Working as a web designer/developer or creative professional can bring up a ton of self-doubt. There’s a lot that goes into being a web professional: changing technology, relationships to navigate (colleagues and clients), expectations to meet (other people’s as well as our own), being productive as an employee or business owner and you know, the actual work of designing and developing websites.
Which framework or starter theme should I use? Did I code this thing right? Where the hell is that Photoshop tool I know is here somewhere? Shit, should I have said that? Ugh, I shouldn’t have said that. I should know where that tool is. Great, someone’s going to find out I don’t know what in the hell I’m doing. I hate myself. I’m going to go hide now.
Does that sound familiar?
It feels so bad, doesn’t it?
The irony is that there is so much information out there about which framework or starter theme to use, how to use Photoshop, how to manage projects from start to finish and so much more. I don’t need to tell you this. (And by the way, I am not saying that information is in any way bad or wrong)
What you may have noticed is learning and knowing that information doesn’t actually help you feel better. It’s not because there’s something wrong with you or you haven’t learned enough yet. The reason has to do with your mindset.
Hi, I’m Lauren Pittenger.
I’m a professional web designer and front-end developer. I am mostly self-taught and I work from home for a little two-person agency. For years, I struggled with constant self-doubt and feeling like I didn’t know enough. I struggled with depression, anxiety, and ADHD. I struggled to be productive and do my best work. I struggled to stop hating myself. I searched desperately for help and to feel better. I read tons of articles and books, took courses, listened to podcasts, went to therapy, joined a group coaching program and consumed anything that seemed like it might help.
It didn’t help. I still felt awful.
What I learned is that although the articles, books, courses, and podcasts touch on many important aspects of being a creative professional, many of them didn’t help me change my beliefs about myself.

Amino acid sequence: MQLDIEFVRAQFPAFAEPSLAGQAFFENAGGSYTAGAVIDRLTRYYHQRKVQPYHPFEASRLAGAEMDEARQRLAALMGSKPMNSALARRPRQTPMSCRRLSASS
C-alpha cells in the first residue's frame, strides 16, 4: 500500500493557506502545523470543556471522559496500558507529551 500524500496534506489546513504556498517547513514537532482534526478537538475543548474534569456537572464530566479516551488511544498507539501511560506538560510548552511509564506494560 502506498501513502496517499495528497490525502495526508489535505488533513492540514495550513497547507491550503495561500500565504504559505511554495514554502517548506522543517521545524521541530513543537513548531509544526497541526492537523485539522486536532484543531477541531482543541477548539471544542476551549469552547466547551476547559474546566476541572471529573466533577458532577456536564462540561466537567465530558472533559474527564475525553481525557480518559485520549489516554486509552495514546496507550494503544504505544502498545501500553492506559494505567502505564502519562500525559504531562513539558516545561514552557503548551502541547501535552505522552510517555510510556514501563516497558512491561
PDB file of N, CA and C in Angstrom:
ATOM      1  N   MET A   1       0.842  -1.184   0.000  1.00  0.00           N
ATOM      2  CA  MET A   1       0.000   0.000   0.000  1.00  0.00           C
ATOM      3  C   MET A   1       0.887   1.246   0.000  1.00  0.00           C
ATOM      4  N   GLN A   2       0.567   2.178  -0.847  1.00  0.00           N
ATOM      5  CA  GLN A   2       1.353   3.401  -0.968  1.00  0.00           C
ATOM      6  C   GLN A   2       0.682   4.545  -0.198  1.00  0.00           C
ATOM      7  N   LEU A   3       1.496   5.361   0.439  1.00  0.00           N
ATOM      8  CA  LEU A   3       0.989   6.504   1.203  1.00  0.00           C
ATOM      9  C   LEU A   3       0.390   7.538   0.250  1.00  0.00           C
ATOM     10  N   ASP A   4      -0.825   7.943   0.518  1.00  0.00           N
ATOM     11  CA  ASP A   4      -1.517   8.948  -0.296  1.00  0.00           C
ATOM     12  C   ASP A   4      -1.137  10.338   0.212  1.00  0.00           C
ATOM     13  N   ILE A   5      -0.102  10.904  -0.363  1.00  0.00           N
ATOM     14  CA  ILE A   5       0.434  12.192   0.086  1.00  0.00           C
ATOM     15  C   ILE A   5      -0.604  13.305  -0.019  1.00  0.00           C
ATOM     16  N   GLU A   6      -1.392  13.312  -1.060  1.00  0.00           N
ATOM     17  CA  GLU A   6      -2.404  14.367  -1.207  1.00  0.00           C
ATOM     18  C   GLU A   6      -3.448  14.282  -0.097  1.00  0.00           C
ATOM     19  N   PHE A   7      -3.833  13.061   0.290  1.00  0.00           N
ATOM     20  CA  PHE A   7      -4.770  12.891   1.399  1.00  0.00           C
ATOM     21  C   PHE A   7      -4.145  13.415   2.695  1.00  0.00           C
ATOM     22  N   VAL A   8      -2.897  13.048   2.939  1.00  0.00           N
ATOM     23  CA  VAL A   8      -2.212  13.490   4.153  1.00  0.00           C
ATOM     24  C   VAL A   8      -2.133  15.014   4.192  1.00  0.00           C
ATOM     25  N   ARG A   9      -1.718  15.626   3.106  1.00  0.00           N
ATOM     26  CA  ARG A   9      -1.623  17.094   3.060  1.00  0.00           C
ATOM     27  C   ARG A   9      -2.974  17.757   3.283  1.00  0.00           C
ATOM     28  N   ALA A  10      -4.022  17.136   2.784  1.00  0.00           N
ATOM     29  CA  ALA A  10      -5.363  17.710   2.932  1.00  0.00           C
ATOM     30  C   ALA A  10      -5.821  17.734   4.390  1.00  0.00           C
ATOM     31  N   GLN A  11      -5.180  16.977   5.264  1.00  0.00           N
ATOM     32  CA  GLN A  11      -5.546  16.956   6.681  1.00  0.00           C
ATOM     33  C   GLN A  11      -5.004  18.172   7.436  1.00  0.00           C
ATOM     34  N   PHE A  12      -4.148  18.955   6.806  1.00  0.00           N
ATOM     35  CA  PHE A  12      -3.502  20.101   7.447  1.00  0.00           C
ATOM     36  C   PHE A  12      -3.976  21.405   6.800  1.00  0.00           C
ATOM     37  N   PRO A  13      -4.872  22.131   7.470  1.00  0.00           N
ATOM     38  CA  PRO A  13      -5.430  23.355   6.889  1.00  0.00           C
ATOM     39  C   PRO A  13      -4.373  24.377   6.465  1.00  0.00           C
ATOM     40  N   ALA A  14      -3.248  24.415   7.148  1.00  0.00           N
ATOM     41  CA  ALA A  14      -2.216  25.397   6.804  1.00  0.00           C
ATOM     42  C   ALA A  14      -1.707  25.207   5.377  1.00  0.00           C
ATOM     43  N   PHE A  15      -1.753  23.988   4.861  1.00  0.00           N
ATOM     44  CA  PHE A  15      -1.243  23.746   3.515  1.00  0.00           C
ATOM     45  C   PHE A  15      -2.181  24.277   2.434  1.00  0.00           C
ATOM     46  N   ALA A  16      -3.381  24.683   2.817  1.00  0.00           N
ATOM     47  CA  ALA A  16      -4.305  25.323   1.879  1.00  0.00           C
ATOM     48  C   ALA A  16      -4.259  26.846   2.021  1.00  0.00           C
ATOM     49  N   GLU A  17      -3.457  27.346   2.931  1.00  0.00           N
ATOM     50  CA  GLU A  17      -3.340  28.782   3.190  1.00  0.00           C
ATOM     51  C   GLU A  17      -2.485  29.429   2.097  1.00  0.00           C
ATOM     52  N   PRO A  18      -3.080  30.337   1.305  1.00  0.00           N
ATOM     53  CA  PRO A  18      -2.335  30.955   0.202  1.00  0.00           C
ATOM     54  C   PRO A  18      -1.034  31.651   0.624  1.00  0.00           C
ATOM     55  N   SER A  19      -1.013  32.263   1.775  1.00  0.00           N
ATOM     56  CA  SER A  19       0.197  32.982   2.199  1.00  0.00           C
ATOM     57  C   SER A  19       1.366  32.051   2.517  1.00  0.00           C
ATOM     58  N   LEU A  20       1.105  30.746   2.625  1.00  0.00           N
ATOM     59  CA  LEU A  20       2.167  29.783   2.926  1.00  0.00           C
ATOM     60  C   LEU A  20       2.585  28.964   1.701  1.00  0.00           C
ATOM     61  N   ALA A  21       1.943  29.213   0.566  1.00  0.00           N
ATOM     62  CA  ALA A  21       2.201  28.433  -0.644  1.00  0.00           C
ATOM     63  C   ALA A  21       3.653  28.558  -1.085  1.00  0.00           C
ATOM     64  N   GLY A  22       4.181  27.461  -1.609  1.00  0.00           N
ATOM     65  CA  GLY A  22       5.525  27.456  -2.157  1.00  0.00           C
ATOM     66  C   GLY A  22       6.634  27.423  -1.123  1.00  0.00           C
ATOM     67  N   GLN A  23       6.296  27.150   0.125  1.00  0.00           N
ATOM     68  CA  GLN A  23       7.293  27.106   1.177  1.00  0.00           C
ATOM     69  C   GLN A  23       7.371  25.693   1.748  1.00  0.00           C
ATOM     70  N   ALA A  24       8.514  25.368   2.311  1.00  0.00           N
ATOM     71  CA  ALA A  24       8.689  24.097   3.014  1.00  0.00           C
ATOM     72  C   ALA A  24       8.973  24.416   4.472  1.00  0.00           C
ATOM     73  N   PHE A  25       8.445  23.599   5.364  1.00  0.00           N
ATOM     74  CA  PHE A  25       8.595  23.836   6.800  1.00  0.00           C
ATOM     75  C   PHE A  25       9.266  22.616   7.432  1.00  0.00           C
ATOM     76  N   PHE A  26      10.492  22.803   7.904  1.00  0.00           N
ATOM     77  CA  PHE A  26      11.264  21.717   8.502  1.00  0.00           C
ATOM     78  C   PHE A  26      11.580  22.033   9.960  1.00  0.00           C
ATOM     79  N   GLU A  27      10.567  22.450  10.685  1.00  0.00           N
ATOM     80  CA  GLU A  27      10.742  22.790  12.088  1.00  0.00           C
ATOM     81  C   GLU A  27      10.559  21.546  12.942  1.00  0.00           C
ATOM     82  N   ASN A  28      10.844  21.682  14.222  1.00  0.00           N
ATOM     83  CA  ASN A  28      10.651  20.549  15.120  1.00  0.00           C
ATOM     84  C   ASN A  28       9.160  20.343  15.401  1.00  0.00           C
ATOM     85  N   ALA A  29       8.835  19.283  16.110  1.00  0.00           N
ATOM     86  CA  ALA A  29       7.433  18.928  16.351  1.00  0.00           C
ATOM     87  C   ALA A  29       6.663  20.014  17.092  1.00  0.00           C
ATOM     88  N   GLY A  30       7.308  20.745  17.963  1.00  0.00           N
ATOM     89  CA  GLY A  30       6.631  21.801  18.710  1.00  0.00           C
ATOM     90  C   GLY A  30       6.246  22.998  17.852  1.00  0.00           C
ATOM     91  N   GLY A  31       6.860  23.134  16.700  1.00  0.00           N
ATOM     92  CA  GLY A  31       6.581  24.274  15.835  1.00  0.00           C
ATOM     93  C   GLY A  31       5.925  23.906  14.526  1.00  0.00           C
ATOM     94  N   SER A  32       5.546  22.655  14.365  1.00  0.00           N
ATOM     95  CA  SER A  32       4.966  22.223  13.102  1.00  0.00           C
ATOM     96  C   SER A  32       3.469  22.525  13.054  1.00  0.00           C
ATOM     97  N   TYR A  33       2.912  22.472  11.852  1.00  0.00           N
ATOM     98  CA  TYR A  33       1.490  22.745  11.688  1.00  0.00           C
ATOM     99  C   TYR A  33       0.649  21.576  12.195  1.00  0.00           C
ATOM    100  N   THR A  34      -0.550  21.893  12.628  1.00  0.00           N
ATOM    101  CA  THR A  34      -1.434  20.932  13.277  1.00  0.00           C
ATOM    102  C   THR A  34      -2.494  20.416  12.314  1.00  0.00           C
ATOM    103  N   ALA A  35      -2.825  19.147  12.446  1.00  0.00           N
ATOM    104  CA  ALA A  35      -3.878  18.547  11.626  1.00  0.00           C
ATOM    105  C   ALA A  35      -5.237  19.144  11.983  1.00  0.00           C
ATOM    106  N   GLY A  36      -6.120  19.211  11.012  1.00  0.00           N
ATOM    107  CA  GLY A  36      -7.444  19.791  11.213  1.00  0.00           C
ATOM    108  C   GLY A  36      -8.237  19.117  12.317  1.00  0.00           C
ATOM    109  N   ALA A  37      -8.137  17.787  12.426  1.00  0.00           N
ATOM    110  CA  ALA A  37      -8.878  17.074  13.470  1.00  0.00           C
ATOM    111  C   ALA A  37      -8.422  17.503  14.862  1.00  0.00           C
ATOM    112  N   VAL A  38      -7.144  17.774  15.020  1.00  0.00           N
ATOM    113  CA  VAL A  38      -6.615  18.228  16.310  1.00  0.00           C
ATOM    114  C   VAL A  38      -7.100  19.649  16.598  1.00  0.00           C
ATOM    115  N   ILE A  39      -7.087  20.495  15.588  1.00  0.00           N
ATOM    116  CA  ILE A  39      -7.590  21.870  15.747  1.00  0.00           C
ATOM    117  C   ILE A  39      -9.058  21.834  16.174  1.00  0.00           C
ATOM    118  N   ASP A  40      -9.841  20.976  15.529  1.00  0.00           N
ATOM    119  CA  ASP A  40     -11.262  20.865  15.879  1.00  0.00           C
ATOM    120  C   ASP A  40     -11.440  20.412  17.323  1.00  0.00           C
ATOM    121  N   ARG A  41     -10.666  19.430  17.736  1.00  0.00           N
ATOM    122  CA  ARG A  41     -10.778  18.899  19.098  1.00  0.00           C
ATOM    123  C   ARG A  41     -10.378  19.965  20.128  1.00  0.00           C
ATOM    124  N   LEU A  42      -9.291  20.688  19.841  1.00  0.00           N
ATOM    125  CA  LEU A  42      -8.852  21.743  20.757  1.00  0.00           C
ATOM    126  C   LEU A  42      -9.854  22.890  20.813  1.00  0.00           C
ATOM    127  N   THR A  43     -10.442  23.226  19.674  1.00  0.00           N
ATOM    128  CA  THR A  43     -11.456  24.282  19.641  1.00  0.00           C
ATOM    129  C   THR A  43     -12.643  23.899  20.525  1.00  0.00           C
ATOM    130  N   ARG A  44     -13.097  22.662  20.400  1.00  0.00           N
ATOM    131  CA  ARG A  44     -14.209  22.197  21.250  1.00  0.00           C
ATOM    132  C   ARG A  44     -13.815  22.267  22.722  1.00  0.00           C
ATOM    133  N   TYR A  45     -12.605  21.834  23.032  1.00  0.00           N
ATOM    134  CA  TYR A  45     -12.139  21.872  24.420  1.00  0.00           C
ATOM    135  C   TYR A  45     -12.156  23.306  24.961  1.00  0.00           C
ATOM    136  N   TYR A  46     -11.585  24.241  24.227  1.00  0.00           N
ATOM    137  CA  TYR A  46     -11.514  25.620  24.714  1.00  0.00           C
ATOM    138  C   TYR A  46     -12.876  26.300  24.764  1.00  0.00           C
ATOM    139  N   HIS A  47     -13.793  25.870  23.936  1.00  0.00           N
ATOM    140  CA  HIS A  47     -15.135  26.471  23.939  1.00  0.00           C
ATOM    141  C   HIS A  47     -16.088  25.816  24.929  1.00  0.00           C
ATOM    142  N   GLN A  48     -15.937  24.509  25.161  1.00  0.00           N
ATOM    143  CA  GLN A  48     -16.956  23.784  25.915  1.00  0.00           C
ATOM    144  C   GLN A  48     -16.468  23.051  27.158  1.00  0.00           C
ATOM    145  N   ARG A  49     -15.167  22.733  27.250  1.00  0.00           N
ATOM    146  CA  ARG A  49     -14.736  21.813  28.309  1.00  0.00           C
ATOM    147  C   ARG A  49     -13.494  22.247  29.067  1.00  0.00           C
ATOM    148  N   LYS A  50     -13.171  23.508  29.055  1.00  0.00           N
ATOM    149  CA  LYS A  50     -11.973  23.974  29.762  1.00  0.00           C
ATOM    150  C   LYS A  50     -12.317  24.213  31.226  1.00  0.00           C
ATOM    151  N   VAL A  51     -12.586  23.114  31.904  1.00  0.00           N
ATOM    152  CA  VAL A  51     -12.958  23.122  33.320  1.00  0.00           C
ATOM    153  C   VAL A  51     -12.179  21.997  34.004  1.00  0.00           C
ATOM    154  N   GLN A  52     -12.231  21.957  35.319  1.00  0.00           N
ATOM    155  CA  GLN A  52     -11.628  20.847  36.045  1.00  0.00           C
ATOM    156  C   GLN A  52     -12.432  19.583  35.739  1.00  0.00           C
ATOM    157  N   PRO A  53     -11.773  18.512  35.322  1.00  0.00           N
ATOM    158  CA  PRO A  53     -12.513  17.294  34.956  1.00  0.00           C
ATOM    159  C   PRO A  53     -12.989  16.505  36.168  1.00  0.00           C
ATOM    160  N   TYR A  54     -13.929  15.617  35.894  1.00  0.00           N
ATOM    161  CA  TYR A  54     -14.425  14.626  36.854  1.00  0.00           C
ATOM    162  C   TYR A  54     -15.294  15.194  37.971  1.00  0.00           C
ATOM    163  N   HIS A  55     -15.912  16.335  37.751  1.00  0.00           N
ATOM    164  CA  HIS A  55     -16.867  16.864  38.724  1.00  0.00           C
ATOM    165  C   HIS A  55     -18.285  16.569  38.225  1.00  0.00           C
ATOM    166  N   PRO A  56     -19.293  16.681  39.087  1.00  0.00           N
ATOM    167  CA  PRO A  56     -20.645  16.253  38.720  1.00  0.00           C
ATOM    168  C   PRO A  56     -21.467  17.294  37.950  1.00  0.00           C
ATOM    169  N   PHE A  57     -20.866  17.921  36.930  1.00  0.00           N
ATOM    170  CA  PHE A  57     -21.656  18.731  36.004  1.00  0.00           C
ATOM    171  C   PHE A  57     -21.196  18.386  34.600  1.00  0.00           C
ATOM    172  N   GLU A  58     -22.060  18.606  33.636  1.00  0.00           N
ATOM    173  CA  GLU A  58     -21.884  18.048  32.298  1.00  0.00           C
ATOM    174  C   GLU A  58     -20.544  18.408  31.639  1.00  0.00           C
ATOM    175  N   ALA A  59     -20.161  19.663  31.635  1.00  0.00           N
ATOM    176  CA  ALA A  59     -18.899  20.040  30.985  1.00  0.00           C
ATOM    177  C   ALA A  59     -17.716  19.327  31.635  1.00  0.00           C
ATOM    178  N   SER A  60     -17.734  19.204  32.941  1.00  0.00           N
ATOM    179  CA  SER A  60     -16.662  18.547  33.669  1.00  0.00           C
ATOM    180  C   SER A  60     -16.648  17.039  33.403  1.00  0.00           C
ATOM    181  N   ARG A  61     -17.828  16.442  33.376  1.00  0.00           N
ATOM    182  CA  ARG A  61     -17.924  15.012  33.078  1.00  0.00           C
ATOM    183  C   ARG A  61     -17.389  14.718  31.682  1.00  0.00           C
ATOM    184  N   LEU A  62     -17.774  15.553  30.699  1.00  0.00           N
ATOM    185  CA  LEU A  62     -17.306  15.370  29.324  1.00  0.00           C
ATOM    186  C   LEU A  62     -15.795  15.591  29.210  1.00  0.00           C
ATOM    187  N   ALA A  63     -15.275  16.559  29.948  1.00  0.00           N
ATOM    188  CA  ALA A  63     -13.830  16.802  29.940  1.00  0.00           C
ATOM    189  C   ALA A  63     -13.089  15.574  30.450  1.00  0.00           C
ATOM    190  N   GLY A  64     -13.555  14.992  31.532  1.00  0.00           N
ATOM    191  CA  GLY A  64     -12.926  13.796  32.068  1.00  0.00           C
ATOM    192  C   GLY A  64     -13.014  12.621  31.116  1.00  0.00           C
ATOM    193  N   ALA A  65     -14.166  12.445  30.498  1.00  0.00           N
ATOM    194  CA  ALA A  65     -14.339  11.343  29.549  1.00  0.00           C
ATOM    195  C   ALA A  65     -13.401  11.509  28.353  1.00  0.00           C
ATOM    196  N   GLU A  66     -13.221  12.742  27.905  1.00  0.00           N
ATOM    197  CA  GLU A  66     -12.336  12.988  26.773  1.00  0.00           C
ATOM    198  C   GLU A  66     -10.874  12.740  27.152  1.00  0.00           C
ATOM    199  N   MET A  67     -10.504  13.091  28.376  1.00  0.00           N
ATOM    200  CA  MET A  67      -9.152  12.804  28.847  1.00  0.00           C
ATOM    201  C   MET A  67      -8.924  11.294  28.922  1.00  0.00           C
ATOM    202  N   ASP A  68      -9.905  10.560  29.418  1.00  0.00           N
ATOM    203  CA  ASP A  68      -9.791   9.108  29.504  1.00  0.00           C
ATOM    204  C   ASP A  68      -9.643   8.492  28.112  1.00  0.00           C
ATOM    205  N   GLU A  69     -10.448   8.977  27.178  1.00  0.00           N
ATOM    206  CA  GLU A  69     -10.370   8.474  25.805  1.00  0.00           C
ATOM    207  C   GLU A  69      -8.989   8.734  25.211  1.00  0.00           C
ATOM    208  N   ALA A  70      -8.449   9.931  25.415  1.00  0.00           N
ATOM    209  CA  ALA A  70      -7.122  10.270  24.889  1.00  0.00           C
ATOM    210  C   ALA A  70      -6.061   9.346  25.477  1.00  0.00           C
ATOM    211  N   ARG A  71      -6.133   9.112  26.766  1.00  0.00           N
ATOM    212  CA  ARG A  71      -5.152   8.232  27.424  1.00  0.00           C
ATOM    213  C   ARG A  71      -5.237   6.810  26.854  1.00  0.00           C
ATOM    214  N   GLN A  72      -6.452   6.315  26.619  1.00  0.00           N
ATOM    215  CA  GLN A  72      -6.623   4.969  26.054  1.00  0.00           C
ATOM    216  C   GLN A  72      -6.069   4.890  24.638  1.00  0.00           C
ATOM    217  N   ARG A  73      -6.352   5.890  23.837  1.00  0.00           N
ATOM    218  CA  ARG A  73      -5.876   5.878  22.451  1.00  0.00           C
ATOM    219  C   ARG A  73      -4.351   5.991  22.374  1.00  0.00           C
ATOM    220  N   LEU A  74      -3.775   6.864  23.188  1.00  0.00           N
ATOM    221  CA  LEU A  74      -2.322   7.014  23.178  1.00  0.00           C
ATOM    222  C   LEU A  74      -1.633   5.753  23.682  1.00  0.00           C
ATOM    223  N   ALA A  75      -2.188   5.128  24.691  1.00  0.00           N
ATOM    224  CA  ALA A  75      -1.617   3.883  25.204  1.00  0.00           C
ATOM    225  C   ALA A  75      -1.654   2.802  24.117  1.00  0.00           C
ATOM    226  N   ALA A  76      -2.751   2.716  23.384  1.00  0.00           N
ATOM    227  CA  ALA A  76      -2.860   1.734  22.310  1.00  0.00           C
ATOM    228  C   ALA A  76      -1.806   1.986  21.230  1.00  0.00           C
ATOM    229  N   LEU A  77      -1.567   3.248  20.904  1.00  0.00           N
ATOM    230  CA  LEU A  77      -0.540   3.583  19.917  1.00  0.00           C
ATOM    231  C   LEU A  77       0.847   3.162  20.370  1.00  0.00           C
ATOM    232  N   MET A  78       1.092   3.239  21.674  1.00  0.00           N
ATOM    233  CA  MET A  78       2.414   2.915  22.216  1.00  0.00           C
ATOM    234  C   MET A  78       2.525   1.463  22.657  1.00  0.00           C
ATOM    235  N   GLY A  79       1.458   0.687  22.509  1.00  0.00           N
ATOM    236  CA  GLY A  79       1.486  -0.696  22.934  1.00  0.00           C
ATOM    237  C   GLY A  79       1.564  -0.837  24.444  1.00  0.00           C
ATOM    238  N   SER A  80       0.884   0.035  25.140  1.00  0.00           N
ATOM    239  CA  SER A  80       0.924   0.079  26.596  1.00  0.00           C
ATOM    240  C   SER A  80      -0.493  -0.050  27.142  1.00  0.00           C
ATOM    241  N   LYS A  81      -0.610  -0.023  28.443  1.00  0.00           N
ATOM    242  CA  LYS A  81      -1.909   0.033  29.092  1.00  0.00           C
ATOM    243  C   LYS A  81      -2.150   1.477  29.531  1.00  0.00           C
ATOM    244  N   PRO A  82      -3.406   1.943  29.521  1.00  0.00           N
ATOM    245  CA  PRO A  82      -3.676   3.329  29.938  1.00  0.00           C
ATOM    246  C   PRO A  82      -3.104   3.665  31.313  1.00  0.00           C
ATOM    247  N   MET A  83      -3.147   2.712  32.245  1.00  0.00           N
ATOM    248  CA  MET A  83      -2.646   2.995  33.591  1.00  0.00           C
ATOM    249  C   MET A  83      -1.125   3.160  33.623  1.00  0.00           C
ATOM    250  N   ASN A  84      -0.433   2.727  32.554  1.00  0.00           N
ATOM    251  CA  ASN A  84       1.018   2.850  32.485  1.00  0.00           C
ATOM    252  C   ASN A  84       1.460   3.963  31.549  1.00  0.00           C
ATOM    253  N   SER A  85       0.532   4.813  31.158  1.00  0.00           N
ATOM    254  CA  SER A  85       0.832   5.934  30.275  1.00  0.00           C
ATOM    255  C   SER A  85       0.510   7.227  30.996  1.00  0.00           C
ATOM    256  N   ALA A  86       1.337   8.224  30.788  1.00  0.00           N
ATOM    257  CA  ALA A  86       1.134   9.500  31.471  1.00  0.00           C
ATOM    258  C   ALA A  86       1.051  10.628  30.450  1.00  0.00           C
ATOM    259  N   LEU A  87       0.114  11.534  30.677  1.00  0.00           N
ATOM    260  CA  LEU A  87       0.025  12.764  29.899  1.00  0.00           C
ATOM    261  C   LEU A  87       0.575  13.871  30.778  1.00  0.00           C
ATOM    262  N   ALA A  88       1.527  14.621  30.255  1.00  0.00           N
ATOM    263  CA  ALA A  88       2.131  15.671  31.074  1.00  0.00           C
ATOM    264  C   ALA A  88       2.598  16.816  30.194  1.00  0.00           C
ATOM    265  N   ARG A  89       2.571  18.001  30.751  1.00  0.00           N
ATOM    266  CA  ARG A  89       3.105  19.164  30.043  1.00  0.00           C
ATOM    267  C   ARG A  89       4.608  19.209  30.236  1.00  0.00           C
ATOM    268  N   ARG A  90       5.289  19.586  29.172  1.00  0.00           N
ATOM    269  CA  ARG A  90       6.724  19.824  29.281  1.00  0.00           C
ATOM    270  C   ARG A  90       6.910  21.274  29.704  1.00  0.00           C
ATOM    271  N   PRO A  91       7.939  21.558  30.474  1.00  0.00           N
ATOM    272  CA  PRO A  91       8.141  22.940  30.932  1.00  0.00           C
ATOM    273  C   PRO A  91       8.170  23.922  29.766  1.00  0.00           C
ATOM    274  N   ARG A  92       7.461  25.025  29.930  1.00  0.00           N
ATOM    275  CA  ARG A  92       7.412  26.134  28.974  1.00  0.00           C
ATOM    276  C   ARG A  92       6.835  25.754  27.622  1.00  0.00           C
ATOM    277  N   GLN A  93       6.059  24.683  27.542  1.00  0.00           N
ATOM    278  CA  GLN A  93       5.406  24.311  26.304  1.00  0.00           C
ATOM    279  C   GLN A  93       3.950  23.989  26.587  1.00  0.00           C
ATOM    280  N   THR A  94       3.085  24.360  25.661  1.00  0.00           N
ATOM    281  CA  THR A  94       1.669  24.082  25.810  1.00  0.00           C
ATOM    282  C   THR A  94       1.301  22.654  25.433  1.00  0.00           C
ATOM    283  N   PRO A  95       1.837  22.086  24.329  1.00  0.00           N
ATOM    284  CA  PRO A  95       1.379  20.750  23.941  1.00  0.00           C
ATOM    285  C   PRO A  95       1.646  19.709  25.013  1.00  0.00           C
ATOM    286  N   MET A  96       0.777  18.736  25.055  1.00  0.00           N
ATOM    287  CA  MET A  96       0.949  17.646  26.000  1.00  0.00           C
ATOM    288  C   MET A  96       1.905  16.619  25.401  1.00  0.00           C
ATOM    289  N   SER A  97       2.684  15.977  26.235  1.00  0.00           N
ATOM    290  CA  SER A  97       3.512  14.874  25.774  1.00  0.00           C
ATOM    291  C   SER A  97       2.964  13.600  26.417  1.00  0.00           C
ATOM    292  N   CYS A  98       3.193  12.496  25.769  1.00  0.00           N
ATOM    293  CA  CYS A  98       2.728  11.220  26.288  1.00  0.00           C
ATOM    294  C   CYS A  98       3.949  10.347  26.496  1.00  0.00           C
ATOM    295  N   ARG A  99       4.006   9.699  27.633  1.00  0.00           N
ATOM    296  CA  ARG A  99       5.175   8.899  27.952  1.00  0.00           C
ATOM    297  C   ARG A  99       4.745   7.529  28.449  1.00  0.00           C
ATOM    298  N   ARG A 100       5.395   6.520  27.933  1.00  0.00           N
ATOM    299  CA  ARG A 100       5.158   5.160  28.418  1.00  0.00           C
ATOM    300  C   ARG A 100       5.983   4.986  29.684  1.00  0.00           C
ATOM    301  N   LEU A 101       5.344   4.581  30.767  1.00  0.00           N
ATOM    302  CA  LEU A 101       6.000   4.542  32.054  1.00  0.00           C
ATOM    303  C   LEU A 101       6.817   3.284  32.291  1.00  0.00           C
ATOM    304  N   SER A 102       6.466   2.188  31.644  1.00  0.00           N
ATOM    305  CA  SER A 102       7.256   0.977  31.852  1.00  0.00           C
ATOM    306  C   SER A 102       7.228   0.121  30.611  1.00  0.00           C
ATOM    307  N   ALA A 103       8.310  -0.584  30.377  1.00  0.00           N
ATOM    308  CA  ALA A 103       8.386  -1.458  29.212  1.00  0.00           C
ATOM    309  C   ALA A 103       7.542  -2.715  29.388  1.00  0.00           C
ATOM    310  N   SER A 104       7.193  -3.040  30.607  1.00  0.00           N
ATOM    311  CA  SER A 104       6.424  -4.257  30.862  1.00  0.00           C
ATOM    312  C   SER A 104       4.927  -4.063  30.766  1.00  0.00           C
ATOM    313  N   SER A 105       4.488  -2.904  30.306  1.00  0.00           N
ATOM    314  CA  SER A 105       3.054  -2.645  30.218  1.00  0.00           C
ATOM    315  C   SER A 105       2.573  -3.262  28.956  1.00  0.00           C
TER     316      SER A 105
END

Instead, I kept thinking and feeling really crappy thoughts and feelings while also knowing all of this other information. How can that possibly be? If I don’t know enough, shouldn’t learning fix it? It didn’t add up.
What I realized is that learning more about design and development and client management can’t actually release the fear and misery that comes with imposter syndrome. There’s no amount of information to be learned that would change the belief of not knowing enough. Why? Because there is no arriving at “enough.” Where does that line exist? How do we measure enoughness? This is where thought work comes in.
So, what can we do?
Living a Mindful, Creative Life
It’s not an easy way and it can be really difficult and uncomfortable sometimes. It takes work and effort and it is so incredibly worth it. It’s getting real and honest with yourself and really taking a look at what you’re creating in your life and taking complete responsibility for it. It’s being willing to feel negative emotion and taking a good, hard look at what’s going on in your head. It’s looking at your life and realizing and owning the fact that you created it with your mind.
In January 2017, I had a nervous breakdown. It wasn’t the first one I ever had. I remember thinking to myself that there has to be another way to live. I gave up. I was so tired of feeling so terrible all of the time, and so I started seeking answers to figure out what I was missing.
My mission here is to share what I have learned over the last year and a half that has had a profound impact on my own life. I don’t have all the answers. But I can share what I have learned that has impacted my own life in ways I could never have imagined. Although I’m only a few steps down the road of my own journey (there is no arriving, after all), my hope is what I share might help you in some way.